Loss of a particular microRNA in chronic lymphocytic leukemia shuts down normal cell metabolism and turns up alternative mechanisms that enable cancer cells to produce the energy and build the molecules they need to proliferate and to invade neighboring tissue.
The findings come from a new study led by researchers at the Ohio State University Comprehensive Cancer Center -- Arthur G. James Cancer Hospital and Richard J. Solove Research Institute (OSUCCC -- James).
The study shows that microRNA-125b (miR-125b) by itself regulates many enzymes and other molecules that allow cells to make building blocks needed for their growth and proliferation such as DNA, and lipids needed for cell membranes.
It also shows that miR-125b is often lost in chronic lymphocytic leukemia (CLL), and that the loss is associated with higher rates of glucose metabolism. This is a characteristic of cancer cells called the Warburg effect, and it alters how cancer cells use sugar (glucose) to generate energy. This finding suggests that loss of miR-125b is an early step in CLL development.
The study, published in the journal Blood, provides a more comprehensive understanding of how cancer develops and identifies new potential targets for CLL drug development, the researchers say.
"Our findings indicate that miR-125b is downregulated in both aggressive and indolent forms of CLL, and that this downregulation is associated with metabolic adaptation to cancer transformation," says principal investigator and corresponding author Dr. Carlo Croce, director of Ohio State's Human Cancer Genetics program and a member of the OSUCCC -- James Molecular Biology and Cancer Genetics program.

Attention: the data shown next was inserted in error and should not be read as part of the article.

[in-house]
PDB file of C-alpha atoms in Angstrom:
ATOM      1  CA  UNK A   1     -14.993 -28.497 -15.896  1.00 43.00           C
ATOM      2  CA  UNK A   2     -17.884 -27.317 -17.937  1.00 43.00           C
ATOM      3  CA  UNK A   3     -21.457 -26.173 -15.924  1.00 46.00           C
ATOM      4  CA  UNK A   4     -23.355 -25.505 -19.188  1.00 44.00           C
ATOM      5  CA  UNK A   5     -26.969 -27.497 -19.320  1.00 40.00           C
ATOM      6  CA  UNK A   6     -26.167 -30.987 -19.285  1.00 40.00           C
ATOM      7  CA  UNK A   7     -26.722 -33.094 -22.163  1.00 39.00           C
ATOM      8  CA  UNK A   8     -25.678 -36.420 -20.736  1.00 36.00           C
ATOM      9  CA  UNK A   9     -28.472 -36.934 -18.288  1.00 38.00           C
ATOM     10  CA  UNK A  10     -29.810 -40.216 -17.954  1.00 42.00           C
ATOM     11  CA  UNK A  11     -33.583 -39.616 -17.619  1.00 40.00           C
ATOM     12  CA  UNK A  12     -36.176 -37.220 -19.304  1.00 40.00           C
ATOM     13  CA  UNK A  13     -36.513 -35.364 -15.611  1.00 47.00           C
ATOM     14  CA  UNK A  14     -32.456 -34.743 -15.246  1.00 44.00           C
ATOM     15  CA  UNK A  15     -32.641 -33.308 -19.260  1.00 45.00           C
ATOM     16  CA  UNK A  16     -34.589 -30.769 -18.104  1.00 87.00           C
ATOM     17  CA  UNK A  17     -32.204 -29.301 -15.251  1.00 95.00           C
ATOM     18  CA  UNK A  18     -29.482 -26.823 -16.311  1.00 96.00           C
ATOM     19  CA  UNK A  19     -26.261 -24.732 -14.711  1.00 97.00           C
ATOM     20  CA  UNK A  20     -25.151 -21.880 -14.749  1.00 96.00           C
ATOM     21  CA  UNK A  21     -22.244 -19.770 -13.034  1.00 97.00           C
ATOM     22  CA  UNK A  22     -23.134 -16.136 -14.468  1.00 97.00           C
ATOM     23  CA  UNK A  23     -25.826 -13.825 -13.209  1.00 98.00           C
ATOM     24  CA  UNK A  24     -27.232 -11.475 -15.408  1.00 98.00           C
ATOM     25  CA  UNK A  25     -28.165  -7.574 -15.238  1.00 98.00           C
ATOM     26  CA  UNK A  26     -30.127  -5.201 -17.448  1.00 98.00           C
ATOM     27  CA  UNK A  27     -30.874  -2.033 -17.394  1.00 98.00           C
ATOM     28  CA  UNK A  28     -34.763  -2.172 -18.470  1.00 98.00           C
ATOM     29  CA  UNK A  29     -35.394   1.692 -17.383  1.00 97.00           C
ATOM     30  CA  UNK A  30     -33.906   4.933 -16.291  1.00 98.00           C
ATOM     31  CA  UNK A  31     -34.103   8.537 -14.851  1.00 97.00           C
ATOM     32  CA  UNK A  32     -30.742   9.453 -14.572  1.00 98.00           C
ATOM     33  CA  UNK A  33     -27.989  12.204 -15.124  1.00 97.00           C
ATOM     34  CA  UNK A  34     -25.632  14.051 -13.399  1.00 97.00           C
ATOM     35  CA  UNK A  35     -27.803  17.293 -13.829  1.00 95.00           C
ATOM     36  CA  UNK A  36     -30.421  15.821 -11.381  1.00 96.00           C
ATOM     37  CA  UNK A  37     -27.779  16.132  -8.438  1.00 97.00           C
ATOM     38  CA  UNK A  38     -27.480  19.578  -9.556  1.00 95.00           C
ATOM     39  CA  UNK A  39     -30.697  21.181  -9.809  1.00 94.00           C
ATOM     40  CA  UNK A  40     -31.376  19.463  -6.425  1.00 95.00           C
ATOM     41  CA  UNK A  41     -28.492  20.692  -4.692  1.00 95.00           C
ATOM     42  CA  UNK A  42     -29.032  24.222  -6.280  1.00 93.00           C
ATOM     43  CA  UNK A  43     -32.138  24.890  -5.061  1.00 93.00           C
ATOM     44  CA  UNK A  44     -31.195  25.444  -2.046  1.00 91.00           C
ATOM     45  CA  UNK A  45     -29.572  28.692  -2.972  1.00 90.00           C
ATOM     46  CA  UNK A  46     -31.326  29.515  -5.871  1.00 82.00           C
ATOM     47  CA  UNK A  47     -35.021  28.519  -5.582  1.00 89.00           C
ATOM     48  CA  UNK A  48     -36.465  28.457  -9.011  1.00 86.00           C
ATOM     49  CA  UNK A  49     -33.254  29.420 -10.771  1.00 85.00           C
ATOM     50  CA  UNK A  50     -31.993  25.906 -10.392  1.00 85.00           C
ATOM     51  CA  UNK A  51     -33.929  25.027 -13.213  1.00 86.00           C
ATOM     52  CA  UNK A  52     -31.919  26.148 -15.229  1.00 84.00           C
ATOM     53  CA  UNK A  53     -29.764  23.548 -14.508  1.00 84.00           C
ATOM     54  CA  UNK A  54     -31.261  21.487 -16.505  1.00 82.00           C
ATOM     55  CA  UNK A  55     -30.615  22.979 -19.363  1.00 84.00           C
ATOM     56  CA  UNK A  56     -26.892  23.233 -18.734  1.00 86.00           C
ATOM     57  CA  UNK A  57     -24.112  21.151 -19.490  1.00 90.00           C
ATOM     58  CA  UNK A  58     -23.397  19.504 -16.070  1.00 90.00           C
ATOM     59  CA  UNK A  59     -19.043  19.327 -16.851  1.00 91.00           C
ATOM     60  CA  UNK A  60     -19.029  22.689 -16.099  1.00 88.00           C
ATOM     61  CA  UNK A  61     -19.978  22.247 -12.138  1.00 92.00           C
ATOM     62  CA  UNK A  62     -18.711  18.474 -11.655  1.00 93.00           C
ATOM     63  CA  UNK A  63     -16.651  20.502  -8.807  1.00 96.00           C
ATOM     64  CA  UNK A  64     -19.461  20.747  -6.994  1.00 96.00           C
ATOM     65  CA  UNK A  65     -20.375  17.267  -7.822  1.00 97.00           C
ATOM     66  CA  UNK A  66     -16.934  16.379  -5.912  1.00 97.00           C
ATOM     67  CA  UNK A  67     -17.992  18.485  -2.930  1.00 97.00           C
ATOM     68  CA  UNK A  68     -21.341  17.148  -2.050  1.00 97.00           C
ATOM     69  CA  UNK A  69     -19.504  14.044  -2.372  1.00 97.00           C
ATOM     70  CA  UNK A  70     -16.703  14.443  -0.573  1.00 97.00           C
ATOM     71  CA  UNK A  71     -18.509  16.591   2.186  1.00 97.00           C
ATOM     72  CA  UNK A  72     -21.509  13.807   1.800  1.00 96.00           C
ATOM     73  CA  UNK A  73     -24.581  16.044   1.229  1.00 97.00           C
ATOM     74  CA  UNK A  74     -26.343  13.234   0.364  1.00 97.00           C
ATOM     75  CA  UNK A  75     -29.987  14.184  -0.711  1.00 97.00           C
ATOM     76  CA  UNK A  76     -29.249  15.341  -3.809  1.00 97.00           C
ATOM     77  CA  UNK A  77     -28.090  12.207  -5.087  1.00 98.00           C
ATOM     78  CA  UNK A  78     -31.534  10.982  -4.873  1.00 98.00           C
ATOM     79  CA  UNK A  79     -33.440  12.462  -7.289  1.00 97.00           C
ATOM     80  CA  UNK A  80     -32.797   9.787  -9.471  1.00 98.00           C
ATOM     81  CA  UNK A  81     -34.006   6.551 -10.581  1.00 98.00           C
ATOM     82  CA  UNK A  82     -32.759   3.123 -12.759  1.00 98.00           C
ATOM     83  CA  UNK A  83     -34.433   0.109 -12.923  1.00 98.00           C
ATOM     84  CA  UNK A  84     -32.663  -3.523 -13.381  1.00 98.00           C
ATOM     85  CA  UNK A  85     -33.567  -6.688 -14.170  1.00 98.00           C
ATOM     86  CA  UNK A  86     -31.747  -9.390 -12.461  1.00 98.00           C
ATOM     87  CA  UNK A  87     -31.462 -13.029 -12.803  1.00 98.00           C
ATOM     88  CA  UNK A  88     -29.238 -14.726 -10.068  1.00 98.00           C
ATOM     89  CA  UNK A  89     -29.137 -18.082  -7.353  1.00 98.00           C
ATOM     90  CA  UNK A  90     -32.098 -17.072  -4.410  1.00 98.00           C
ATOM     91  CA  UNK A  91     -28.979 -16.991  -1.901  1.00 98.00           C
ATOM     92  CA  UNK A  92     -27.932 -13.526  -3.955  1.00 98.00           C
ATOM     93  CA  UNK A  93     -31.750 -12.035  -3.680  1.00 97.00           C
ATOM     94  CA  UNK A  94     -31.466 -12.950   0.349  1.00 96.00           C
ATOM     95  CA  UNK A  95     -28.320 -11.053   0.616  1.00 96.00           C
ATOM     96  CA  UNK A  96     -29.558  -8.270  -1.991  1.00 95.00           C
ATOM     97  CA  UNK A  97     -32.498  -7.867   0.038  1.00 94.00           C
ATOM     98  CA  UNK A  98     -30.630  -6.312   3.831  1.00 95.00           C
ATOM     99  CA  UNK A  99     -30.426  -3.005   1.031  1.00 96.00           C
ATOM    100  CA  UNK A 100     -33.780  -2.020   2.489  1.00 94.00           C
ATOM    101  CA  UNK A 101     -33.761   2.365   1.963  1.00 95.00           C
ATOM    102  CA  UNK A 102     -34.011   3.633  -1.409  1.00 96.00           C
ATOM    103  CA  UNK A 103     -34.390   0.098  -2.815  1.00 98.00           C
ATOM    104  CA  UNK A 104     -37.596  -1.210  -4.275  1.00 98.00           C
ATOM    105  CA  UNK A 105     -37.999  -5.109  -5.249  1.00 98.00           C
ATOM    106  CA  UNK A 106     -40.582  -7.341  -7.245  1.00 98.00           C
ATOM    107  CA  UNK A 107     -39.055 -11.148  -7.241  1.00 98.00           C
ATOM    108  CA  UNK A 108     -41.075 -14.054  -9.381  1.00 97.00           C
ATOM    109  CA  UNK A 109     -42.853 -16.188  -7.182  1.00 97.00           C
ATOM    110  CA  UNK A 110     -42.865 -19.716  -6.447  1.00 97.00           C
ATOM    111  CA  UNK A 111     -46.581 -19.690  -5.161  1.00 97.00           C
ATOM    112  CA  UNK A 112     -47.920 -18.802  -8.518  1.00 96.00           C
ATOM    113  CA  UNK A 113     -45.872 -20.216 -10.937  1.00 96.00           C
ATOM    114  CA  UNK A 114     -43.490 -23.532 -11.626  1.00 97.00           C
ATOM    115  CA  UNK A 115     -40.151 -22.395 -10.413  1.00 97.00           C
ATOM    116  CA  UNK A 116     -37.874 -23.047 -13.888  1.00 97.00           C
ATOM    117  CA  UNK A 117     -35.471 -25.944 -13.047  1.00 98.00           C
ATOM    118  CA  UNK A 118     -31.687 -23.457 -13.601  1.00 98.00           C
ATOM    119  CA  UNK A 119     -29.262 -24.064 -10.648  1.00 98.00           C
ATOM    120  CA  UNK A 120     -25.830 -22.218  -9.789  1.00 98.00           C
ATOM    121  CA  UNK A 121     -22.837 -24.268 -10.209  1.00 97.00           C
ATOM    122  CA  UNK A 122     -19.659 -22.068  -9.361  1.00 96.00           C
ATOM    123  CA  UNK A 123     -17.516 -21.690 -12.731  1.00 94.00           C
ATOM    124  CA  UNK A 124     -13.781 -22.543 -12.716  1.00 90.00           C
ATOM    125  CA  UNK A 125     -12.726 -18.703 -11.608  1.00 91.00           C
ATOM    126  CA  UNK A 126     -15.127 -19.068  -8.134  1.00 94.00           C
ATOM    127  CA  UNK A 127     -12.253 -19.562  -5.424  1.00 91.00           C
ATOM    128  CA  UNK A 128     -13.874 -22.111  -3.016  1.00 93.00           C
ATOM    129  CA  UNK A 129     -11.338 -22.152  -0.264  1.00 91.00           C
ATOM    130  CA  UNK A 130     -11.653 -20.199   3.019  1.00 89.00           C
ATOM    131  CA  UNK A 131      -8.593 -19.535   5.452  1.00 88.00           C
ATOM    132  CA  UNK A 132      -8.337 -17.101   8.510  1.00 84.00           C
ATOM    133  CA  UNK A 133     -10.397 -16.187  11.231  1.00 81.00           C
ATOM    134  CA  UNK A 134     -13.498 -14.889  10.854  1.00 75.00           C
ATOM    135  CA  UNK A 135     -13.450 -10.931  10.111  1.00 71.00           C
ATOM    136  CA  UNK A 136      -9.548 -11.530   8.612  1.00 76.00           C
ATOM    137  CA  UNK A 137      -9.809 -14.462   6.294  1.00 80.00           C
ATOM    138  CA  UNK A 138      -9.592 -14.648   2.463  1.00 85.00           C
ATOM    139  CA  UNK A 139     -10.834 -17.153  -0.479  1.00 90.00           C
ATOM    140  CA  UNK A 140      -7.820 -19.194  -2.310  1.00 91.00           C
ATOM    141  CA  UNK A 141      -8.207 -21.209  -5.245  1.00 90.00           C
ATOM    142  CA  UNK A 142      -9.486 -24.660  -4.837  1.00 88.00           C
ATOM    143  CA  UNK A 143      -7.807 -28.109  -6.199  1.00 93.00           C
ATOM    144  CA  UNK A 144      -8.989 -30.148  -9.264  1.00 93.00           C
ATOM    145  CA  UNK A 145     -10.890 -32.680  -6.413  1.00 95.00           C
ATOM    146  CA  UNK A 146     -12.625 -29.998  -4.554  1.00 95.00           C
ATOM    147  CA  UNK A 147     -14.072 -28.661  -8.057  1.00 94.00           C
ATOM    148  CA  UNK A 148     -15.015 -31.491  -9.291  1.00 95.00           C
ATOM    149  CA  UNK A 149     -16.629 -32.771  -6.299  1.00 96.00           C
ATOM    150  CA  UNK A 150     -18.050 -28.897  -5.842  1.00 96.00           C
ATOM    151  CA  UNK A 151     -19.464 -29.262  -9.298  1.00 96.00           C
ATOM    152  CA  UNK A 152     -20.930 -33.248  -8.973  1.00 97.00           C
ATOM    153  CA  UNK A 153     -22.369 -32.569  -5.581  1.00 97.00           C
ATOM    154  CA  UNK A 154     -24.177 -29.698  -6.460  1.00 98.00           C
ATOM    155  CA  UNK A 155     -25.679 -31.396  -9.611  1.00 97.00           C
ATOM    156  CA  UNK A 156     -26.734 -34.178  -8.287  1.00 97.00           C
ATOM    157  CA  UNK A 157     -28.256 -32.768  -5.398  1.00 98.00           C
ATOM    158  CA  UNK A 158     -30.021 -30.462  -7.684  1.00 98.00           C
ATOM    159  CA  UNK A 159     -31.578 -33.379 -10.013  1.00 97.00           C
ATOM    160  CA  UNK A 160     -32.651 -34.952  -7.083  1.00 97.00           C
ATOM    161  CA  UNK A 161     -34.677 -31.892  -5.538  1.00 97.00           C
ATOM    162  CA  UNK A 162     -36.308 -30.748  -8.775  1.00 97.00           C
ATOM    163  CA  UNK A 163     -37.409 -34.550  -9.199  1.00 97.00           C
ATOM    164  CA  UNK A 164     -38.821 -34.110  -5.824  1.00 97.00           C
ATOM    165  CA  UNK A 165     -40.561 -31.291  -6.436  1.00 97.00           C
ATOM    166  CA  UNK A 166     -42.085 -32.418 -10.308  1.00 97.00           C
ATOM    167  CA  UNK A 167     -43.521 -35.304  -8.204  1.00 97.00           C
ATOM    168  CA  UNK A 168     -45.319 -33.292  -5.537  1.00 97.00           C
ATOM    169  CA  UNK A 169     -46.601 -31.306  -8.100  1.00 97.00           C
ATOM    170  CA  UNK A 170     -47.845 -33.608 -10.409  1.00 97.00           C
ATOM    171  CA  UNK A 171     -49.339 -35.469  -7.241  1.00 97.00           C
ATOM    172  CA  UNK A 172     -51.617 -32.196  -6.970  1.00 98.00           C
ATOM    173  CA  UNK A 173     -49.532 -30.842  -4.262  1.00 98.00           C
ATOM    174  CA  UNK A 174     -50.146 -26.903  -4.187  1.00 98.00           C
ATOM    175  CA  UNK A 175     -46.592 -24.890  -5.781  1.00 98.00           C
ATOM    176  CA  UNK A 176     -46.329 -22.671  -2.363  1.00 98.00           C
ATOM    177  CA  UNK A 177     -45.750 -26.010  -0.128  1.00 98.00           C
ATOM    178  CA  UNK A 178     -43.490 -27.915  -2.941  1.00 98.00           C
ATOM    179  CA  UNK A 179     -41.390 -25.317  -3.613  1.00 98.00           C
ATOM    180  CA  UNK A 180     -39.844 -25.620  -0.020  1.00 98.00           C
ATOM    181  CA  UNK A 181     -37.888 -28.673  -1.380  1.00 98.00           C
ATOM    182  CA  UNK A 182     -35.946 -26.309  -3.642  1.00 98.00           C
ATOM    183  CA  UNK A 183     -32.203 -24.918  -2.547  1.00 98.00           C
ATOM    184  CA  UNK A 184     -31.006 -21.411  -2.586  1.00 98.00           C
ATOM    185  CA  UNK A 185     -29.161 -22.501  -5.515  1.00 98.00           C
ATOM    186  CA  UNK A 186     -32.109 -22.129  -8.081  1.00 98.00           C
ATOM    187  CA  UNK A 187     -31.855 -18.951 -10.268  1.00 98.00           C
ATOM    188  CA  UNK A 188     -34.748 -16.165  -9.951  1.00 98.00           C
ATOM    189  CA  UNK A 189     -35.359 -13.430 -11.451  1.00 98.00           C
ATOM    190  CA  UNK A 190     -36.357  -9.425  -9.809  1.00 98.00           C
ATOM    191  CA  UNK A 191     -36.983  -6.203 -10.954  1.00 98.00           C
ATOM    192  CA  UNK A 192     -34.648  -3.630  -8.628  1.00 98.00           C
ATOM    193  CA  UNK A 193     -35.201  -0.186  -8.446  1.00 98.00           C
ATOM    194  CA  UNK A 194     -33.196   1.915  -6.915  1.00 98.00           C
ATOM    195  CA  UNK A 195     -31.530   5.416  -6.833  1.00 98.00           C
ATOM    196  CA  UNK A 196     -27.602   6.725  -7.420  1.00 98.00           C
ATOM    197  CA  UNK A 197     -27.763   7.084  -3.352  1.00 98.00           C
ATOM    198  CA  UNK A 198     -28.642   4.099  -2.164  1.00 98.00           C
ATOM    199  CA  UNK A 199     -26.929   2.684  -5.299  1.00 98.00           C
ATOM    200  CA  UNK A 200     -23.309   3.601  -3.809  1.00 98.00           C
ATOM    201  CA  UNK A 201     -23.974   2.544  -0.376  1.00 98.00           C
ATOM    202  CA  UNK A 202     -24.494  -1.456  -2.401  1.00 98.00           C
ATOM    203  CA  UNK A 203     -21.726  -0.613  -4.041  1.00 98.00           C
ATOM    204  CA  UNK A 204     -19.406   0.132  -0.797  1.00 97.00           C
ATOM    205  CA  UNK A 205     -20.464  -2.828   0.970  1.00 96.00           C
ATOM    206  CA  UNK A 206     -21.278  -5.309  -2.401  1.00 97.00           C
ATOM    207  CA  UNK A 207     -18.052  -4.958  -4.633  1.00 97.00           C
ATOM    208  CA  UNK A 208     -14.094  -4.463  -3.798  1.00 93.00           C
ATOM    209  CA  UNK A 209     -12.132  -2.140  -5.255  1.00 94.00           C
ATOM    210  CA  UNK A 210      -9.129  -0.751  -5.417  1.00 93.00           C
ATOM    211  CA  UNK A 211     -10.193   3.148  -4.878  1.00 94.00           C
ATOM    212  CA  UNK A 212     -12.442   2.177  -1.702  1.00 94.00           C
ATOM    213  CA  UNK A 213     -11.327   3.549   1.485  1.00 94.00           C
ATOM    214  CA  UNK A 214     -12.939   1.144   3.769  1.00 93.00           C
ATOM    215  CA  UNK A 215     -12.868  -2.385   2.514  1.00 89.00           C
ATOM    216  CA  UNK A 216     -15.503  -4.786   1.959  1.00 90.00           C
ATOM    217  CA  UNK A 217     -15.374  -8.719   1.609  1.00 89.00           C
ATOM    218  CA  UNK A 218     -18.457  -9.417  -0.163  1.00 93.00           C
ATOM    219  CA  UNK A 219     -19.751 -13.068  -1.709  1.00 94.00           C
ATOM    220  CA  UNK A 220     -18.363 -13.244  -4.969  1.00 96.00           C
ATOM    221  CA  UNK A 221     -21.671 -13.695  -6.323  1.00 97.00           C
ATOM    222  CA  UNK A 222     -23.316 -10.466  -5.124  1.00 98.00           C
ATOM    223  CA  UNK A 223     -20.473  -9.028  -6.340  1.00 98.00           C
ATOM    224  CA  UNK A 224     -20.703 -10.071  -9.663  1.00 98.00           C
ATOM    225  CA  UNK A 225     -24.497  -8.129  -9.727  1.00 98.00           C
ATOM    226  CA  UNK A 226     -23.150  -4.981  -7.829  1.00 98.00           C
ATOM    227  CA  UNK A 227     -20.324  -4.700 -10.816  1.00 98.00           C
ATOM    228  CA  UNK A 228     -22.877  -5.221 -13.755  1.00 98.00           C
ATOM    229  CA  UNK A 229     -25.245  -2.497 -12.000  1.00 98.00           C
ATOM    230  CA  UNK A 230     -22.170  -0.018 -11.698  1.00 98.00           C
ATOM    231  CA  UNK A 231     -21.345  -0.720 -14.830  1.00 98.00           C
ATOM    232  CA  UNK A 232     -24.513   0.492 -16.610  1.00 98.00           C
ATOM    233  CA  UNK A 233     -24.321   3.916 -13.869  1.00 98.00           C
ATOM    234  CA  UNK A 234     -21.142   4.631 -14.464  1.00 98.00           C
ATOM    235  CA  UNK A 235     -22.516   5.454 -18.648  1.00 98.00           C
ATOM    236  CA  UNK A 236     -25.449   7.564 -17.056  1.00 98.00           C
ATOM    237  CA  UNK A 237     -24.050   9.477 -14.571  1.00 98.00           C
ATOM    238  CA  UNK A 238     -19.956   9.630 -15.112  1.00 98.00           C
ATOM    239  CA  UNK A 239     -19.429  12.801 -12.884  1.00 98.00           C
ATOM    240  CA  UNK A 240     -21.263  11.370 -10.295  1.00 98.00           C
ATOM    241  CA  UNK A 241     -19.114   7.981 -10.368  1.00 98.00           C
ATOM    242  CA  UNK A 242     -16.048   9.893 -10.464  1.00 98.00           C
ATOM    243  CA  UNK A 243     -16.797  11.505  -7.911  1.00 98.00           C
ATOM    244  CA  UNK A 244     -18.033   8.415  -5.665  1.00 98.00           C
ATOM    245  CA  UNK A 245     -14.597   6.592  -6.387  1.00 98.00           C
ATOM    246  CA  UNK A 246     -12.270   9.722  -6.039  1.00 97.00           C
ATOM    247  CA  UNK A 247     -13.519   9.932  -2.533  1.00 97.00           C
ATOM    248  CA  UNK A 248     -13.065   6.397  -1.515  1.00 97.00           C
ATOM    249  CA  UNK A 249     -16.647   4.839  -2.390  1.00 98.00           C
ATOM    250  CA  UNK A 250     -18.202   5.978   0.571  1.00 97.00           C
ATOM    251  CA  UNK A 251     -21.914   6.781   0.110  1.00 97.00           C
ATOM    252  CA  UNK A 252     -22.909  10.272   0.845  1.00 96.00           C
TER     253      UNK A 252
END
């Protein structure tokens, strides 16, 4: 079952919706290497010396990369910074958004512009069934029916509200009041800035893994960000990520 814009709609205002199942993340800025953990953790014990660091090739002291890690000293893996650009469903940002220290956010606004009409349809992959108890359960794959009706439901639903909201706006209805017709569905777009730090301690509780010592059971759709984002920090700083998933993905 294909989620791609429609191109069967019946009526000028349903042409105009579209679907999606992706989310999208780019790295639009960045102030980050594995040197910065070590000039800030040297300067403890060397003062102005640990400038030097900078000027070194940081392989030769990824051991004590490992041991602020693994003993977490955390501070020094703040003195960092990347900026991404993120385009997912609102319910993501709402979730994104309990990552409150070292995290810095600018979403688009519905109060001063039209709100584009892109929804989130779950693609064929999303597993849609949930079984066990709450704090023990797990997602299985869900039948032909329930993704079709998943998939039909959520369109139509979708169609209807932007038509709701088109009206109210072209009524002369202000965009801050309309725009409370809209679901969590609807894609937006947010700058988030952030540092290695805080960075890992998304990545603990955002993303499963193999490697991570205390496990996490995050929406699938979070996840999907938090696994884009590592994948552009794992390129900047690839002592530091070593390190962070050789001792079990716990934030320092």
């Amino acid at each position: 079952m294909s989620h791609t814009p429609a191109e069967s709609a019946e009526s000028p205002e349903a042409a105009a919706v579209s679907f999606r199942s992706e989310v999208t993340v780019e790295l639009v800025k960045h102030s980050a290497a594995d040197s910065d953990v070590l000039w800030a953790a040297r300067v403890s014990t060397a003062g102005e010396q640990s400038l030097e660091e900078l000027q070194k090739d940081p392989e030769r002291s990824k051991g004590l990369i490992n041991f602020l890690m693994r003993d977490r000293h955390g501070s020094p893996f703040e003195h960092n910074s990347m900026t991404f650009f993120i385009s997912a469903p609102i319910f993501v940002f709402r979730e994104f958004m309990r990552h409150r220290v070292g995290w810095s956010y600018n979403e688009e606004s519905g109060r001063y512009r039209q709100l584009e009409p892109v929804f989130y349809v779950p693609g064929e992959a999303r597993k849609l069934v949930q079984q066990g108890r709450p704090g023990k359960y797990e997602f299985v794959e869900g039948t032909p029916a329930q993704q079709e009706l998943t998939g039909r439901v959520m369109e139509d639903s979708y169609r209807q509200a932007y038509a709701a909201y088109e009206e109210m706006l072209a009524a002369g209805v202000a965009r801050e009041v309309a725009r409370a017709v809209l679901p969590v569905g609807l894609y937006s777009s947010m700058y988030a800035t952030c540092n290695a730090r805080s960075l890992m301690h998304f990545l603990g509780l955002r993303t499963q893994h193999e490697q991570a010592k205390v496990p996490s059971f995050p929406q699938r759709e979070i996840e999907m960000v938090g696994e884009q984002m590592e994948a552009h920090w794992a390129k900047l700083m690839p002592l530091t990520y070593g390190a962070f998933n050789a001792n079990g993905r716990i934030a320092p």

"By identifying the metabolites that are changed, as we have here, we can propose to use drugs that target them and perhaps control the leukemia," Croce says.
Scientists have known for some time that, as normal cells become cancer cells, different metabolic pathways are switched on and support the enhanced growth and energy needs that malignant cells require. This study reveals one new way that that can happen.
"The power of microRNAs is that they simultaneously control the expression of many genes, usually by suppressing them," says co-corresponding author Esmerina Tili, who is also first author and a post-doctoral researcher in Croce's laboratory.
"We believe miR-125b is a master regulator of cell metabolism, and that its loss enhances metabolism and leads to a transformed state," Tili says. "As the level of miR-125b goes down in CLL cells, the levels of many of the molecules it controls go up, enabling rapid cell growth."
These molecules, along with miR-125b itself, warrant further investigation as possible targets for new drugs to control CLL progression, she says.
"Cancer is a complex disease," Croce says. "The more we know about the changes that occur when cells become malignant, the better therapies we can design."
Funding from the NIH/National Cancer Institute (grant CA151319) supported this research.
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